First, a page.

When languages are lost in translation

The Noida Sector 15 building of the Rekhta Foundation for the past few months has been abuzz with a new kind of frenzy. The foundation, primarily known for popularising Urdu among the masses, stays busy these days with students and teachers of all hues pursuing a one-of-its-kind short-term Urdu learning course. “The 30- hour Urdu rasm-ul khat (script) was my first experience of teaching the basic Urdu script and alphabets to adults. And it’s worth it,” says professor Abdur Rasheed of the Urdu department of Jamia Milia Islamia.

And to think a personal venture of a businessman, Sanjiv Saraf, has done for a language what most government organisations have failed to do despite wasting crores of rupees on its promotion. In the six months since the course began, it has taught at least a few hundred to read and write in Urdu. This, is in sharp contrast to the deplorable state of Persian, the once-court language of India. According to a recent story, most Persian manuscripts lie unused and locked in our libraries and archives with no efforts to document, digitise and preserve them.

Of course, that’s too much to ask for when there’s no love left for the ancient language and it is frowned upon as that of the colonisers. Specially in these times when everything is viewed through micro-prisms of high-pitched hypernationalism. Urdu and Persian are identified not as Indian languages, but as languages of Muslims, the ‘others’. It hardly matters to us that Persian has been proved to bear distinct links to Sanskrit, and Urdu happens to have its roots in this very country and its many dialects.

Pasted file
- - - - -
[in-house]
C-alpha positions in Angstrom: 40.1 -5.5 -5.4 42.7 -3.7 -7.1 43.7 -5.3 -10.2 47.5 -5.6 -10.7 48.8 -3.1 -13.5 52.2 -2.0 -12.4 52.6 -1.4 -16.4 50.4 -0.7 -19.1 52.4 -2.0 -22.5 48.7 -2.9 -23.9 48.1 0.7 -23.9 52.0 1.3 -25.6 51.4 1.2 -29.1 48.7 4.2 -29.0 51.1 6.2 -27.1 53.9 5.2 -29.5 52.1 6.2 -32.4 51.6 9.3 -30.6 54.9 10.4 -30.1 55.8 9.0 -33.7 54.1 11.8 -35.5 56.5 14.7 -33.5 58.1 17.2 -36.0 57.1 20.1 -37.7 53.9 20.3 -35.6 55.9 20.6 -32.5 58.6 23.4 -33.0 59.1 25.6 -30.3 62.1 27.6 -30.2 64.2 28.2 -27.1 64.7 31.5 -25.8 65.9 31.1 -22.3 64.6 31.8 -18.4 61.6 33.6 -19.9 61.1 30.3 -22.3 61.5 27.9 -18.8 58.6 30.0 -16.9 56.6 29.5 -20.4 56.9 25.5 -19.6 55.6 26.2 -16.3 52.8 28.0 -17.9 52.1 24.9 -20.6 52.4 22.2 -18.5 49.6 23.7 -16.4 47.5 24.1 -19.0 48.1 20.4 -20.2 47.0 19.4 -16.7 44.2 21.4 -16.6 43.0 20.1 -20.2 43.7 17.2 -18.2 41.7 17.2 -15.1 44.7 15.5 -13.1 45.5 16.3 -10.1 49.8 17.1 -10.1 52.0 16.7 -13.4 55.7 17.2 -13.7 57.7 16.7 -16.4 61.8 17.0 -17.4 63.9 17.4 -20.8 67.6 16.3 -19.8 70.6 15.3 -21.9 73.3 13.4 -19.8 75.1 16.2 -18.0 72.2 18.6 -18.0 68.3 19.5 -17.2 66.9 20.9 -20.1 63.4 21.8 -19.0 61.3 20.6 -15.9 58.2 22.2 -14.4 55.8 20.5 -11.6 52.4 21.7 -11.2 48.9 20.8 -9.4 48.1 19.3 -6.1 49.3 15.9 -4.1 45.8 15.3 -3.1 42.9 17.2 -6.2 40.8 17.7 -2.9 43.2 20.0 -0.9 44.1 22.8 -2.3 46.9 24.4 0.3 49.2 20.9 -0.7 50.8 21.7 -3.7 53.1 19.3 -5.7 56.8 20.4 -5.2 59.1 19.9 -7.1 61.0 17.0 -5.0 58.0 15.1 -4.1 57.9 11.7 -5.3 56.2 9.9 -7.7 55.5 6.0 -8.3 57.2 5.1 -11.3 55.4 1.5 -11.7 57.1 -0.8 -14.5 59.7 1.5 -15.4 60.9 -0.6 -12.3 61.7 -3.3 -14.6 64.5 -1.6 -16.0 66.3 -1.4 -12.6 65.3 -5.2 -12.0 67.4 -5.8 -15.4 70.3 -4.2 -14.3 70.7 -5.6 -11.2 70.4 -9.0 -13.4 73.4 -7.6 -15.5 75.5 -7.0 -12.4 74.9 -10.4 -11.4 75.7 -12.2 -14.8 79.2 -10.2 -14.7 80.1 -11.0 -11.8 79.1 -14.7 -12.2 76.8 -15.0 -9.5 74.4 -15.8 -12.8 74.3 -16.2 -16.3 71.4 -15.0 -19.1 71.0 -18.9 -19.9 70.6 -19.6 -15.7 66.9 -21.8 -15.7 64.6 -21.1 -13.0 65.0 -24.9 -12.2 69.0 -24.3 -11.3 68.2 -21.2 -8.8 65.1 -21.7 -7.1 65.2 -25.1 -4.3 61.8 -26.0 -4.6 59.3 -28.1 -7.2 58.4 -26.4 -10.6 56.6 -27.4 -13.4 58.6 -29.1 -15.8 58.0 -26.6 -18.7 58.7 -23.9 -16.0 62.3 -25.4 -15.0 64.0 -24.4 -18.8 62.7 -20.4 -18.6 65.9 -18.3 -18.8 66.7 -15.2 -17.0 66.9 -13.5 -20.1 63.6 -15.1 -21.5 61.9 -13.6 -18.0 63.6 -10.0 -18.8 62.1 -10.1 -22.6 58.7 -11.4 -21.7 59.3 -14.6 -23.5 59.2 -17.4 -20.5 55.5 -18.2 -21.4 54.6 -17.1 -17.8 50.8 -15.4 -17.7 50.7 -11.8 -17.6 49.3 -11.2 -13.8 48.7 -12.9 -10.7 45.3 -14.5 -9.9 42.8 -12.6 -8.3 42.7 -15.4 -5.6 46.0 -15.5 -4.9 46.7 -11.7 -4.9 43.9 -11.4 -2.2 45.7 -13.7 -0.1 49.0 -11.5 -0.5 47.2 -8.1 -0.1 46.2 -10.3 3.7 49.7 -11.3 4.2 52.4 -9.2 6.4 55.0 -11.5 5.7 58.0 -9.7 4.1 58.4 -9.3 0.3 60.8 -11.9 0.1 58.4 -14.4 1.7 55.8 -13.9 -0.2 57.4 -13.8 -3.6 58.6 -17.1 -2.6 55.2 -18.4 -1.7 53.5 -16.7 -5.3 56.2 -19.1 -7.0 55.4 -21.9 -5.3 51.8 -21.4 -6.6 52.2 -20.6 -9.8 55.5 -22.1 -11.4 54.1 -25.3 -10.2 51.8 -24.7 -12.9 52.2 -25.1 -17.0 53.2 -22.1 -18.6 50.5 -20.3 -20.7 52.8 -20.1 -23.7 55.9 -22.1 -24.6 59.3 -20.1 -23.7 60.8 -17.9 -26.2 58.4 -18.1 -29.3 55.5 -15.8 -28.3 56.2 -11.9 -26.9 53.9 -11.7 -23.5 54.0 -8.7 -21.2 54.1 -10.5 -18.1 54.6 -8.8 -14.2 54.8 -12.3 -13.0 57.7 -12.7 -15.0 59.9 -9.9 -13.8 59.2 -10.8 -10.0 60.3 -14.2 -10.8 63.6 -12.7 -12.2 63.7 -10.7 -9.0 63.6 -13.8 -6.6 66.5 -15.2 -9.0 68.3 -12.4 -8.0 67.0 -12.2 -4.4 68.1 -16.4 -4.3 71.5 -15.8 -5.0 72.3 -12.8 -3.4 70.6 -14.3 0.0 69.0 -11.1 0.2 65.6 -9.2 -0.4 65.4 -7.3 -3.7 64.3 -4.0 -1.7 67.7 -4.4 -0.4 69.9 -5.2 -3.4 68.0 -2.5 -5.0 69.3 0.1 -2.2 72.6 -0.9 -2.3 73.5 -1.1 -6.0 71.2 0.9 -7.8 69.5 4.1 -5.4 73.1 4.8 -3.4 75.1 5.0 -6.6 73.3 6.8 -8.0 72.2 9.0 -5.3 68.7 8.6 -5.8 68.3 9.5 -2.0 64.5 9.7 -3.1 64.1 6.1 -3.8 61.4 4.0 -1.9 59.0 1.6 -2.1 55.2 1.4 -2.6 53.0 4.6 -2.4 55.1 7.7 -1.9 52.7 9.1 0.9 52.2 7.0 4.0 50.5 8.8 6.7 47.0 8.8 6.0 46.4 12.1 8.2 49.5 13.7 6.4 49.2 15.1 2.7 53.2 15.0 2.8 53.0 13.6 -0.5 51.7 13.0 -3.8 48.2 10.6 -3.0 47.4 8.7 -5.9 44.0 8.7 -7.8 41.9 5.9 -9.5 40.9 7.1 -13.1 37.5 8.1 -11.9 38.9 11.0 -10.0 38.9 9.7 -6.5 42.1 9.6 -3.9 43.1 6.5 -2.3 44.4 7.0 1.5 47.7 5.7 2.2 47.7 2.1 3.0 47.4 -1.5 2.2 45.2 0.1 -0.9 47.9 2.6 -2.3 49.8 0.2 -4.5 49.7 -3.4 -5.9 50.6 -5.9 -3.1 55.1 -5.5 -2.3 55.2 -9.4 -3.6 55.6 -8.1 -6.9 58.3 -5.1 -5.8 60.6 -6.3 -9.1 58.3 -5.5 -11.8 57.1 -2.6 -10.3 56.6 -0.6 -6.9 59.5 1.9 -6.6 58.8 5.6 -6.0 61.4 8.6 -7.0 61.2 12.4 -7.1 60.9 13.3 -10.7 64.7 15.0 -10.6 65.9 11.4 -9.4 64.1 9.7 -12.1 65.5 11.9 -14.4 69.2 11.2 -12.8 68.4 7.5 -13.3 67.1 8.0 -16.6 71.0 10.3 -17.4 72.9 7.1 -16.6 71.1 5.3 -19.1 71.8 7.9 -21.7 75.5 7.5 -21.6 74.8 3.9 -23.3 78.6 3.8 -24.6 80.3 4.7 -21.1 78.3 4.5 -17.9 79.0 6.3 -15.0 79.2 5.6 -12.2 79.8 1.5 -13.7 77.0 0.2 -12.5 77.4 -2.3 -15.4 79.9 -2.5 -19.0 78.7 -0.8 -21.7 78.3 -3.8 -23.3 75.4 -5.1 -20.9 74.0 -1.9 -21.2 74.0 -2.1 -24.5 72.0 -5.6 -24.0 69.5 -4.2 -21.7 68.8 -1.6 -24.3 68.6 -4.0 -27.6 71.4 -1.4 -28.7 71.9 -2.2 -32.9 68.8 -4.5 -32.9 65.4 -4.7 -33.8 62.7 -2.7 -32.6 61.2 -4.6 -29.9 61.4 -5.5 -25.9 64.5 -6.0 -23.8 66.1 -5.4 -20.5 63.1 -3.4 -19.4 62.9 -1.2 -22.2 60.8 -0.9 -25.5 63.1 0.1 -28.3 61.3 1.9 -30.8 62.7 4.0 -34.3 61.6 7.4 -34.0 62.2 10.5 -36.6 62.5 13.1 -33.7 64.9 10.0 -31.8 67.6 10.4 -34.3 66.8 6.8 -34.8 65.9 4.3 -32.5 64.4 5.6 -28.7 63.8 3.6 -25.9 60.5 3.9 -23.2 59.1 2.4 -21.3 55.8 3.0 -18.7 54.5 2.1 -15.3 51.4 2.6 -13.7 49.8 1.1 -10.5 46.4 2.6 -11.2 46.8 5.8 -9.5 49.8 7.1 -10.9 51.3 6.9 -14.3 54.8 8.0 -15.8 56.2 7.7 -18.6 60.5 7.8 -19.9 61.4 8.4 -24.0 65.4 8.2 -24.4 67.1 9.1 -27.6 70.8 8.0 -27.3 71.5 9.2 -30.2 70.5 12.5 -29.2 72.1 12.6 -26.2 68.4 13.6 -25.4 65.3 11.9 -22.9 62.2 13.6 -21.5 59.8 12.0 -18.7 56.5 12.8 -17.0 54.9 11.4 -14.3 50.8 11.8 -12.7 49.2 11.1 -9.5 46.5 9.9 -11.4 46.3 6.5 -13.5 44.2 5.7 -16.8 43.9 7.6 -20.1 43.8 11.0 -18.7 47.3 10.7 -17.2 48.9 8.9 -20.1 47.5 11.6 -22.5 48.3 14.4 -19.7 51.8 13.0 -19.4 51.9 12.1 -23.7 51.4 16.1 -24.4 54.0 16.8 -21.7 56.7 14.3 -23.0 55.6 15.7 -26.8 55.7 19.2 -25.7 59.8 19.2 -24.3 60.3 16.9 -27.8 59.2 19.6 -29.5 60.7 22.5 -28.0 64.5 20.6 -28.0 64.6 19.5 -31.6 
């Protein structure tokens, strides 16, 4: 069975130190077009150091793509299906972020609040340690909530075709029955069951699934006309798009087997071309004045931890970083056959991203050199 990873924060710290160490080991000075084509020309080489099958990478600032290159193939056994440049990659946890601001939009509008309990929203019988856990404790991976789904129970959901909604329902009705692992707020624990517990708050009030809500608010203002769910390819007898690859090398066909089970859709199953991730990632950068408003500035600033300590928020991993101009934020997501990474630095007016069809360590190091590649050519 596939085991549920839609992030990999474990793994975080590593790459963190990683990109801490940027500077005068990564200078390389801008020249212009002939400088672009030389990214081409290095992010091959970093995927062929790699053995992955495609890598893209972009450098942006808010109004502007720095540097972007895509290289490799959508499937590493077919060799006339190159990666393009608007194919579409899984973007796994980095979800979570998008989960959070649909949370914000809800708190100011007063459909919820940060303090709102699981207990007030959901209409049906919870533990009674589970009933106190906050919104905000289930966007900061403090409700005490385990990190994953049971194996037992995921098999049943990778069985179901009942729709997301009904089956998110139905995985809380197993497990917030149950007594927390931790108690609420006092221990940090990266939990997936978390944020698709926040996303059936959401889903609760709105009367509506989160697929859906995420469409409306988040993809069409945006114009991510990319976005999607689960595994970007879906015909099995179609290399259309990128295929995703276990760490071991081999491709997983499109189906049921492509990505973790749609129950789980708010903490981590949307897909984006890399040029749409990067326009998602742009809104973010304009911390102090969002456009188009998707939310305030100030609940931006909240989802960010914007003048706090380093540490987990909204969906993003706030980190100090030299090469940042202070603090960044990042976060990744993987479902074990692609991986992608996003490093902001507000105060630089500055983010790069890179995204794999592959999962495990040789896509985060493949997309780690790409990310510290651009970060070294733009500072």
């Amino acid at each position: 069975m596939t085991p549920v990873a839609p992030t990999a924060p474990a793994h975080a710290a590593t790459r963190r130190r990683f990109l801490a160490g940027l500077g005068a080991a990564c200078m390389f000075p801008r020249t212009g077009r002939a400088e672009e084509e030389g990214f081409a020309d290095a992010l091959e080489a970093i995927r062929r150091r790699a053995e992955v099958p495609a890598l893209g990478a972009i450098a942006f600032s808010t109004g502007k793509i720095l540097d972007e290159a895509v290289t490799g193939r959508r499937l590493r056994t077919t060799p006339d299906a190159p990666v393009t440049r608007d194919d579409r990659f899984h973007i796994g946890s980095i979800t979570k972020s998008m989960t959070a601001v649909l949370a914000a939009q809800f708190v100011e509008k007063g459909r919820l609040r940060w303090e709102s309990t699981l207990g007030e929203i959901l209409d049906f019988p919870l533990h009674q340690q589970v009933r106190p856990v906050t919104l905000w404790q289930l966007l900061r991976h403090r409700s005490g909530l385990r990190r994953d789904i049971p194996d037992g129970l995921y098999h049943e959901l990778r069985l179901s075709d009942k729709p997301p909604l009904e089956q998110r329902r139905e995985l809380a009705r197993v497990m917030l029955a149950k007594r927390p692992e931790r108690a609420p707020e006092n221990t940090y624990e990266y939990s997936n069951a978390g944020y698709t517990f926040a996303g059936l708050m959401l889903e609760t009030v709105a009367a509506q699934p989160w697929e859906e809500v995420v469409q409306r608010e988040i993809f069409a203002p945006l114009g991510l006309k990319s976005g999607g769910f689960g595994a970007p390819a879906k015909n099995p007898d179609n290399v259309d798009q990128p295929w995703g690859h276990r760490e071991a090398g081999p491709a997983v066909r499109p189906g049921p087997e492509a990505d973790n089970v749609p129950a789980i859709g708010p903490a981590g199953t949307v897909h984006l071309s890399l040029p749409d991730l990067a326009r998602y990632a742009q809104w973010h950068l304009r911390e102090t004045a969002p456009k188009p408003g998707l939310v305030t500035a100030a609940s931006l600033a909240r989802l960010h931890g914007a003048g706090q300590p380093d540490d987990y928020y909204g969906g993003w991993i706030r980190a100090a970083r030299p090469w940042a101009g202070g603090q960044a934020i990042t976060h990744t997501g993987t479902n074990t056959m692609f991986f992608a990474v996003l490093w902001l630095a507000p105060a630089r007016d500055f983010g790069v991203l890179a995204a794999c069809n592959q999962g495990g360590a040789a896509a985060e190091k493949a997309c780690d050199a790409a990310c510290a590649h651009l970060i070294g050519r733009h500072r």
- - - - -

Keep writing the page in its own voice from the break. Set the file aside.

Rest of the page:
It is a strange paradox that while we stamp Urdu and Persian as languages of the colonisers, we feel much at home with English. The flagbearers of Indian nationalism, who never forget to remind us of Babington Macaulaý’s  ugly intent behind the introduction of English in India, forgive him with much ease when their kids are to be admitted in expensive public schools, where the mode of teaching of course, is English.

How stupefied have we become in our petty pursuits to go about losing all the richness of our land, without even realising the folly of it all! Thankfully, people like Saraf are beacons of hope in these dark times.